The Neutron Radioscopy System (NRS) (Figure 2) was installed in the 20 kW SLOWPOKE-2 research reactor, which is capable of producing a neutron flux of more than 3 x 104 n/cm2 s at the image plane. Underneath is located the Neutron Beam Tube (NBT) which is circular in cross section, tilted 8.5°from vertical and has a measured L/D of approximately 100. After installation and optimization of the NRS, the effects of the variation in neutron flux level and exposure time were studied. Although higher neutron fluxes were preferred, adequate images were obtained with the reactor operating at half power as is its norm for other applications. An exposure time of about five minutes was determined, much shorter than the almost half hour for relatively fast film.
|Fig 2: Beam Stop and Diffuser at RMC.|
The above parameters (neutron flux, exposure time) were altered when the system was not exposed to neutrons (called a dark image) and when the system was exposed to neutrons (called a unified image). A unified image is a term used to indicate when no object is placed between the neutron beam and the scintillation screen so that the neutrons uniformly illuminate the screen. If intensity values from a dark image and a unified image are combined, the resulting histogram will show the dynamic range of the system.
|Fig 3: Example of Dynamic Range Histogram.|
A small section of a CF188 rudder, measuring 14 cm x 14 cm was used as a test piece to simulate water ingress. The CF188 rudder is a composite construction that consists of two outer skins of carbon graphite/epoxy made from several plies of carbon graphite material (1- to 3-mm thick) attached to an aluminium honeycomb core by a FM-300 adhesive, as shown in Figure 4. The top skin was removed, the cells of the honeycomb were filled singly and in groups with distilled water or high density polyethylene, and the top replaced. Then, a CF188 rudder was imaged and compared to film-based radiography results.
|Fig 4: Construction of a CF188 Rudder.|
Analysis of the many exposures of the test piece with varying amounts of water or polyethylene and exposure times indicated that water amounts from 0.02 to 0.3 mL and water increments of 0.02 mL could be observed and that five minutes was a sufficient exposure time. Various digital enhancement techniques were tried, with the best being the erode filter.
A series of images of a rudder taken for an exposure time of four minutes is shown in Figure 5. The first image
Although clearer in the actual images, what are visible are the aluminium main spar, shown horizontally at the bottom with the hinge support and steel anchor nuts underneath. Above is excess adhesive, water in the honeycomb and the imaged adhesive in a honeycomb pattern.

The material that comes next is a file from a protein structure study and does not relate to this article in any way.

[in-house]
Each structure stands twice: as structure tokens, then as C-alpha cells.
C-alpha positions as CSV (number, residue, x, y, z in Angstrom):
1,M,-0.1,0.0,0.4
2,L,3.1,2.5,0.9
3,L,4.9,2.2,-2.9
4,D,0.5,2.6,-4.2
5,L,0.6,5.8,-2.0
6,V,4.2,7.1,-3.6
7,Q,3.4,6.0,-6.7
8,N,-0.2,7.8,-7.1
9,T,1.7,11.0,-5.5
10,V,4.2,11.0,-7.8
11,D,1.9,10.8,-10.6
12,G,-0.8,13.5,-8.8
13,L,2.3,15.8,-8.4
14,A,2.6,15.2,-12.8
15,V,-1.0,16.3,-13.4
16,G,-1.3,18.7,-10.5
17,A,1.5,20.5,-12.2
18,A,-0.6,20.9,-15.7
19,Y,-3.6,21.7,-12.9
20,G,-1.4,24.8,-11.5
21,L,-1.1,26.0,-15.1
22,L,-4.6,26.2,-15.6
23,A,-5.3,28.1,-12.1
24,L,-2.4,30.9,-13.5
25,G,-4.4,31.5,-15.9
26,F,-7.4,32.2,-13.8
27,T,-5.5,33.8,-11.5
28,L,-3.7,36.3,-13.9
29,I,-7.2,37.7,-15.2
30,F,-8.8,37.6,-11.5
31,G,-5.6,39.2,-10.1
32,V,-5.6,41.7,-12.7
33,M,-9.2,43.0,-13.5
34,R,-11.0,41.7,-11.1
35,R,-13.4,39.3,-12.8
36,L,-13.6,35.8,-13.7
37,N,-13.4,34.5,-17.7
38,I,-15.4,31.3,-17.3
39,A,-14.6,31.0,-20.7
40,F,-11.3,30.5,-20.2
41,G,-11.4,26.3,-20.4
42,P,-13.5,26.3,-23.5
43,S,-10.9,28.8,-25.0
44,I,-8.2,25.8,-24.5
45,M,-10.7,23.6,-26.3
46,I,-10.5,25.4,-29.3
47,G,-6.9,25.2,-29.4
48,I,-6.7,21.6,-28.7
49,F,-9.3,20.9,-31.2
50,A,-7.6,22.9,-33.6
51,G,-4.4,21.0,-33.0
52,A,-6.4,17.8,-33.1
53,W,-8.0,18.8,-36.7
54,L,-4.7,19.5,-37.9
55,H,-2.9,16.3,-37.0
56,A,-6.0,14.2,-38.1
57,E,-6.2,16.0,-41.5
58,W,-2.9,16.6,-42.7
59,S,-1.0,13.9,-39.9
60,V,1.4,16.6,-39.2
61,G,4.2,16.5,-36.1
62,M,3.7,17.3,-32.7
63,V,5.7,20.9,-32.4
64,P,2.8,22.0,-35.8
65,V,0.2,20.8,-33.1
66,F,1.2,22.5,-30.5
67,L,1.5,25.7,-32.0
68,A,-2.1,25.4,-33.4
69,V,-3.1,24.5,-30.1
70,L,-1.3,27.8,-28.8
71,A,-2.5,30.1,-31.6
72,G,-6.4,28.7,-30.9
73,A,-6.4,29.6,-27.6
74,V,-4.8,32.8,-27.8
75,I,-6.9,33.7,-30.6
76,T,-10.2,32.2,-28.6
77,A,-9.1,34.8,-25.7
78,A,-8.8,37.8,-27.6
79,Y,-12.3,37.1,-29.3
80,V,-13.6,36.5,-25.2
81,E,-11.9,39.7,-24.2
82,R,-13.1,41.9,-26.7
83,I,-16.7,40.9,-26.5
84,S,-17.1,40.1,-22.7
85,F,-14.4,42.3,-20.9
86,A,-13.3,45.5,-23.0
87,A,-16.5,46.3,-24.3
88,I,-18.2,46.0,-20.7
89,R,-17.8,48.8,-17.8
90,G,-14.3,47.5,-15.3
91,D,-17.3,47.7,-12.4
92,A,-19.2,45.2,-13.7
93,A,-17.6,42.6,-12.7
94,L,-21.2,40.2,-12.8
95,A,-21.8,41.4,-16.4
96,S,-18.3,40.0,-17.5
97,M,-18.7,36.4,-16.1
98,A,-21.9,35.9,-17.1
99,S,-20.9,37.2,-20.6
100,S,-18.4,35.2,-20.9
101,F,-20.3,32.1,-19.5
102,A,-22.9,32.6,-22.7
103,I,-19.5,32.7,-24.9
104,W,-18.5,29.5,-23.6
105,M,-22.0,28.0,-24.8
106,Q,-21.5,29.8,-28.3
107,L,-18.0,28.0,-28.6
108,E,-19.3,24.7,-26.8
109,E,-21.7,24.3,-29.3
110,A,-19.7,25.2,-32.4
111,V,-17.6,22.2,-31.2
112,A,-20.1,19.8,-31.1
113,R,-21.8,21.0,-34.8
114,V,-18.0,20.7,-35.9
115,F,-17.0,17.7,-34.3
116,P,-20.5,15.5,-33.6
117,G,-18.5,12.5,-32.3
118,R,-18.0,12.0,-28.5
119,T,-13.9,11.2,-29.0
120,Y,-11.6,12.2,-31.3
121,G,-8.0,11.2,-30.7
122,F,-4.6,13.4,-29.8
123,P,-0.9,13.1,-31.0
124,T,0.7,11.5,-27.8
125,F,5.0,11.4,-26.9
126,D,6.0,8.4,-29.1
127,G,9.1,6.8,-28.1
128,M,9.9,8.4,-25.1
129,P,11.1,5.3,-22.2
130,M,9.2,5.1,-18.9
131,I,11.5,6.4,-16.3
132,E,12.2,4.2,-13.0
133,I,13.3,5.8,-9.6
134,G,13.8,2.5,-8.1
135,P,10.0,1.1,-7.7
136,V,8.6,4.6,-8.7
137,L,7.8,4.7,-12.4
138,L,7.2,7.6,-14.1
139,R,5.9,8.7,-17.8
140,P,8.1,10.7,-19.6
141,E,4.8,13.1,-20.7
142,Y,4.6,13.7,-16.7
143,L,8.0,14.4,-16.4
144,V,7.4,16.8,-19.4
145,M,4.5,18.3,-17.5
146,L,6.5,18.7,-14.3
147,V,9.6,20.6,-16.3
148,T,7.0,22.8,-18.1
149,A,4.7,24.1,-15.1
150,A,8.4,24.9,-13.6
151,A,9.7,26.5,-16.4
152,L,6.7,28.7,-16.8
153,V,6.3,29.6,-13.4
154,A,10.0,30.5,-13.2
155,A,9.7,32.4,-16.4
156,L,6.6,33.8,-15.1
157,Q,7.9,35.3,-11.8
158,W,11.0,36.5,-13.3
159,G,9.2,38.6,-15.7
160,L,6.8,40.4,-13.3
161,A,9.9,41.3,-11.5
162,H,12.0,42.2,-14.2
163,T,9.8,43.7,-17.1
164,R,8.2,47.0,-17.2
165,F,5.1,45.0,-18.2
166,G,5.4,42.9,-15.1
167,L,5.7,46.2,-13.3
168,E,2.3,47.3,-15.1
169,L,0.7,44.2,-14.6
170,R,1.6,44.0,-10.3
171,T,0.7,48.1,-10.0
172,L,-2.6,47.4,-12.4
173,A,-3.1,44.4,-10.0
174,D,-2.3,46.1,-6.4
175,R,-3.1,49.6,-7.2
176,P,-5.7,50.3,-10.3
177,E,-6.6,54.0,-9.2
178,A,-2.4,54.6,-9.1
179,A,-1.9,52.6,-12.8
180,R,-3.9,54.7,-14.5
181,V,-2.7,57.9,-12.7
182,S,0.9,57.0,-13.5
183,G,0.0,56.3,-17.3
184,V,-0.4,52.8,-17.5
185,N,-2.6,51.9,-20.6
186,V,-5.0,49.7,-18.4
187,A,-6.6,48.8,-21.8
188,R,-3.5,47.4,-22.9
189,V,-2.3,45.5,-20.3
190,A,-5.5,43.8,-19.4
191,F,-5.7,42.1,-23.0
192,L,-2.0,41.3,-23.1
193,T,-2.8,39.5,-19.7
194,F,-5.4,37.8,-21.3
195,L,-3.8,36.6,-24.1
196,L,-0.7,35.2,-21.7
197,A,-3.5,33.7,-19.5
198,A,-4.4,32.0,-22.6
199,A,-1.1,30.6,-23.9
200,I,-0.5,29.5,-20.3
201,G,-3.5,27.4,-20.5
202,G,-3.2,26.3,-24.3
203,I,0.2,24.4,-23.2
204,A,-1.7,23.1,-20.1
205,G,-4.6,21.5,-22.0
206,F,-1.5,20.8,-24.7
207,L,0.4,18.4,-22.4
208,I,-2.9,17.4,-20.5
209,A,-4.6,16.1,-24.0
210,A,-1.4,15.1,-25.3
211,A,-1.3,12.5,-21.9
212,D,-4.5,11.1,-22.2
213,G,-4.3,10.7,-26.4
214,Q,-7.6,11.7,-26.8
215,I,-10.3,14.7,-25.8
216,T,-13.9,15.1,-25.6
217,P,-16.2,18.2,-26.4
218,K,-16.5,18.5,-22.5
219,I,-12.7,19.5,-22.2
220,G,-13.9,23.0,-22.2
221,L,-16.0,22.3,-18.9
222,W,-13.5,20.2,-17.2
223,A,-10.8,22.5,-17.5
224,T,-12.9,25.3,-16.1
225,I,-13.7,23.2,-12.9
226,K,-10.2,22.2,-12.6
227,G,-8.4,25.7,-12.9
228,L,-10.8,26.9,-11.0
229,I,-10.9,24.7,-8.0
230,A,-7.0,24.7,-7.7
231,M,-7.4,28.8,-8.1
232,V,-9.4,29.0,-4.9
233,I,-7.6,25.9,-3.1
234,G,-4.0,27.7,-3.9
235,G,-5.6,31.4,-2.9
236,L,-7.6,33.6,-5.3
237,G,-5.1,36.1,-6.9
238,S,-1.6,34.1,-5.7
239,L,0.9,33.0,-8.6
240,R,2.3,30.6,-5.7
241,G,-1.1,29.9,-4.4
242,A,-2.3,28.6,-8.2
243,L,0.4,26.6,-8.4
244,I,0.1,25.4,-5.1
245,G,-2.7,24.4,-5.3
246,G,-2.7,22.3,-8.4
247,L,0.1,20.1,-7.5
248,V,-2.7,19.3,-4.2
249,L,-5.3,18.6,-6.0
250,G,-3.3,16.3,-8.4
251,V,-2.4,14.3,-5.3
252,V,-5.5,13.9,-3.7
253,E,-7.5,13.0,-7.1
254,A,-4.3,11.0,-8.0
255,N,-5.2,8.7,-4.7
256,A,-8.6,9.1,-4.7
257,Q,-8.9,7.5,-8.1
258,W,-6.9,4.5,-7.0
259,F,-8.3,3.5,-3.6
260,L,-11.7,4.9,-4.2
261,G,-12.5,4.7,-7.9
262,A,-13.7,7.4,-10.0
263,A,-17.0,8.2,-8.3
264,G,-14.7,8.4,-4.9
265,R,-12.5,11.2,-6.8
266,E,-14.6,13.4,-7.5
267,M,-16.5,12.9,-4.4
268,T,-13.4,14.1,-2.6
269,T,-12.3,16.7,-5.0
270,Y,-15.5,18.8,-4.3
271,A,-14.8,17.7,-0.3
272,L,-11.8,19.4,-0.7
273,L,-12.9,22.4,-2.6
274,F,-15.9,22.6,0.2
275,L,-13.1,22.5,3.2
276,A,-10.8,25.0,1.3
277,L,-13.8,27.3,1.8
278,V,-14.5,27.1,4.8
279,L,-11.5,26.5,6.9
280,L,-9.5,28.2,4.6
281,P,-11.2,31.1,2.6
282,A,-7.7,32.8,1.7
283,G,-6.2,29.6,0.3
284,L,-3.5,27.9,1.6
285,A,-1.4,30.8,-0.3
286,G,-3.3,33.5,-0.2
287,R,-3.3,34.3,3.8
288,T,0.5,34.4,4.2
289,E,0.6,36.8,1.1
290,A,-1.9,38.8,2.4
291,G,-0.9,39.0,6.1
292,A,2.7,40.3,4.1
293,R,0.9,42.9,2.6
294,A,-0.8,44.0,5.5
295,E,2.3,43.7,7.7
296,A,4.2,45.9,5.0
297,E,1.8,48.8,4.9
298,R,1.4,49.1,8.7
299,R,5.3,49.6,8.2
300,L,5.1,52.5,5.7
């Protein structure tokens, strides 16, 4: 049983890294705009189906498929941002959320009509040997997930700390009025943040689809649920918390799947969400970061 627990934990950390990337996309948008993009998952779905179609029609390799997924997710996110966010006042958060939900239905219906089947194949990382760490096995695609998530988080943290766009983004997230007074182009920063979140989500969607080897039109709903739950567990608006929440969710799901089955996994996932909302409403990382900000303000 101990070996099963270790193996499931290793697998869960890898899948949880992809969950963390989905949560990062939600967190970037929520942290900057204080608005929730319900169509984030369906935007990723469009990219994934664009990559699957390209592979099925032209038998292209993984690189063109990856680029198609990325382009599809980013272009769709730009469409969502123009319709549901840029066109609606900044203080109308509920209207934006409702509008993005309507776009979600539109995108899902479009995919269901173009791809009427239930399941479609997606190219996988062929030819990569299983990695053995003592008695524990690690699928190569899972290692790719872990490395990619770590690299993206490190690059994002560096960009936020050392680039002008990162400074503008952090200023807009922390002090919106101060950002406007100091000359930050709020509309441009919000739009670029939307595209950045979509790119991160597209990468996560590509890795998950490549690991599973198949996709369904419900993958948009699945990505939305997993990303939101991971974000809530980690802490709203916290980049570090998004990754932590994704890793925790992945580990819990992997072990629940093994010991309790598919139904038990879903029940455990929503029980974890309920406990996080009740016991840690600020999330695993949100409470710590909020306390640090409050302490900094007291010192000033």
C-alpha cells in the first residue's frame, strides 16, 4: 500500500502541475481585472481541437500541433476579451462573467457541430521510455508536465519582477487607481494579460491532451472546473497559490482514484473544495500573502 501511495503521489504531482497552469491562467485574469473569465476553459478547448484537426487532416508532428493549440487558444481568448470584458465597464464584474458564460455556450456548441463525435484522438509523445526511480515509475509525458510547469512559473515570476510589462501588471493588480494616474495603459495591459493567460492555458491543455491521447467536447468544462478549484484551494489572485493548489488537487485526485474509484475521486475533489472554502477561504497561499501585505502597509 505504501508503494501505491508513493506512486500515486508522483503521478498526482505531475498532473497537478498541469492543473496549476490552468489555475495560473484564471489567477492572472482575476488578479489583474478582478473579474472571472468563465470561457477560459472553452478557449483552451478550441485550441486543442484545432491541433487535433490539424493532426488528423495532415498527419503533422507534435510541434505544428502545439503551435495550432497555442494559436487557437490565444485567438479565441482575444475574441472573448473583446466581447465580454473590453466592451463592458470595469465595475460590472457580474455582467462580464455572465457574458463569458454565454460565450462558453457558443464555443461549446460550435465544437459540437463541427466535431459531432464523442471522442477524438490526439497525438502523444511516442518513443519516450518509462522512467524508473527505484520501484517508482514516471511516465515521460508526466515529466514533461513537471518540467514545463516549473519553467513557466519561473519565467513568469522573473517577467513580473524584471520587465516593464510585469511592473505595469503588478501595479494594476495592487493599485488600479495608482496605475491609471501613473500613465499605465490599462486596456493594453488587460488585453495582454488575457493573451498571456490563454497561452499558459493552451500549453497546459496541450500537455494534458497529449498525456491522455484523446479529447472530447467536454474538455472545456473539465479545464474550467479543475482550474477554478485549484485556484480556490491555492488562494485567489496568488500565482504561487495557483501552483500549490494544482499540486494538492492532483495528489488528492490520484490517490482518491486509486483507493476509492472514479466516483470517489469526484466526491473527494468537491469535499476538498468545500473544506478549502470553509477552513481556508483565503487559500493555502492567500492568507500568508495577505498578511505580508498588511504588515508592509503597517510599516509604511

|(a) no enhancements||(b) basic enhancements||
(c) advanced enhancements
||Fig 5: Sequence of Images of a CF188 Rudder.
Although not visible in the first image (a) in the Figure, there are some white spots indicating gamma contamination or system noise. Figure 5(b) has very little definition, as some of the individual components are not clearly distinguishable, but water is indicated, as is the hinge assembly. Water ingress and its location were previously known from neutron radiography. In Figure 5 (b) and (c), water ingress is visible and the pattern of water is identical to known images of this area. Figure 5 (c) also indicates clearer details such as the main spar, porous adhesive and the anchor nuts.
The histogram associated with the original image, Figure 5 (a) is shown in Figure 6. Thresholding was applied to the image to identify the features related to the curve and are indicated.
|Fig 6: Histogram of the Original Exposure of Figure 5 (a).|
The intensity values of the graph in Figure 6 are in the low thousands and therefore the original image is totally black as previously seen in Figure 5 (a). The intensity values have a small range, from 1536 to approximately 3500, which is only 3% of the total number of intensity values available. This small intensity range produced an image with a small dynamic range, which reduced image contrast between components as shown in Figure 5 (b). However, all of the expected features are present in the histogram. Thus, since the different items, such as water, have a characteristic location, a histogram may be considered as another means of identifying the presence of water.
A neutron radioscopy capability has been added to the neutron beam tube in the SLOWPOKE-2 Facility at RMC for the inspection of CF188 flight control surfaces. The combination of a scintillation screen and a CCD camera has provided a digital means of identifying water ingress into these structures. The use of a histogram provides a unique means of revealing the presence of the various items in the image. Radioscopy will be employed in a screening manner due to its shorter exposure time, followed by film neutron radiography where appropriate.